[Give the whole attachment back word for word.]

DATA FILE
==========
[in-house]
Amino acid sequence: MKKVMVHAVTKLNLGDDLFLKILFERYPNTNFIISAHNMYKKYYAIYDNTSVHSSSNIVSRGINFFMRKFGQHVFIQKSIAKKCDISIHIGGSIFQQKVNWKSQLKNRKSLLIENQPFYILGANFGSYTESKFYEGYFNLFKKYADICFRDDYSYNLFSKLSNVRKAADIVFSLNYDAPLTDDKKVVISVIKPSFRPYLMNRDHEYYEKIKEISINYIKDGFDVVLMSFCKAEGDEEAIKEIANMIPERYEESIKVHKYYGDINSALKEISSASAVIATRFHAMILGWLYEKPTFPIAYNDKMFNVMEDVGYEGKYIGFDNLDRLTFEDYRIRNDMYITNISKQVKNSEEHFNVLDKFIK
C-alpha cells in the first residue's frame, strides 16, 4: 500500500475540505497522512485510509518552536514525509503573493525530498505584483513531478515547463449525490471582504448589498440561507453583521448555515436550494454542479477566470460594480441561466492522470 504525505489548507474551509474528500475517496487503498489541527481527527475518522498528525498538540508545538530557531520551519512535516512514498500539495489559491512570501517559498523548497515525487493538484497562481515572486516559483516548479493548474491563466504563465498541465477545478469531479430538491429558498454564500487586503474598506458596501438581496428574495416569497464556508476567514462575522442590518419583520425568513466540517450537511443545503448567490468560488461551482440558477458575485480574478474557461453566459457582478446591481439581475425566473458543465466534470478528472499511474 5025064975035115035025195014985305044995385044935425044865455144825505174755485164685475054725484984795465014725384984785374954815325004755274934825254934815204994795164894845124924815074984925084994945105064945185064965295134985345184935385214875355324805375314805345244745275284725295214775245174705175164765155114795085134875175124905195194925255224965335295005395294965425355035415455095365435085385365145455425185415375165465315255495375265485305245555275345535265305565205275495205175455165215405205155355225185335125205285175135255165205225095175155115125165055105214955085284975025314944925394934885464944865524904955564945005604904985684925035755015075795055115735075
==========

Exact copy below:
[in-house]
Amino acid sequence: MKKVMVHAVTKLNLGDDLFLKILFERYPNTNFIISAHNMYKKYYAIYDNTSVHSSSNIVSRGINFFMRKFGQHVFIQKSIAKKCDISIHIGGSIFQQKVNWKSQLKNRKSLLIENQPFYILGANFGSYTESKFYEGYFNLFKKYADICFRDDYSYNLFSKLSNVRKAADIVFSLNYDAPLTDDKKVVISVIKPSFRPYLMNRDHEYYEKIKEISINYIKDGFDVVLMSFCKAEGDEEAIKEIANMIPERYEESIKVHKYYGDINSALKEISSASAVIATRFHAMILGWLYEKPTFPIAYNDKMFNVMEDVGYEGKYIGFDNLDRLTFEDYRIRNDMYITNISKQVKNSEEHFNVLDKFIK
C-alpha cells in the first residue's frame, strides 16, 4: 500500500475540505497522512485510509518552536514525509503573493525530498505584483513531478515547463449525490471582504448589498440561507453583521448555515436550494454542479477566470460594480441561466492522470 504525505489548507474551509474528500475517496487503498489541527481527527475518522498528525498538540508545538530557531520551519512535516512514498500539495489559491512570501517559498523548497515525487493538484497562481515572486516559483516548479493548474491563466504563465498541465477545478469531479430538491429558498454564500487586503474598506458596501438581496428574495416569497464556508476567514462575522442590518419583520425568513466540517450537511443545503448567490468560488461551482440558477458575485480574478474557461453566459457582478446591481439581475425566473458543465466534470478528472499511474 5025064975035115035025195014985305044995385044935425044865455144825505174755485164685475054725484984795465014725384984785374954815325004755274934825254934815204994795164894845124924815074984925084994945105064945185064965295134985345184935385214875355324805375314805345244745275284725295214775245174705175164765155114795085134875175124905195194925255224965335295005395294965425355035415455095365435085385365145455425185415375165465315255495375265485305245555275345535265305565205275495205175455165215405205155355225185335125205285175135255165205225095175155115125165055105214955085284975025314944925394934885464944865524904955564945005604904985684925035755015075795055115735075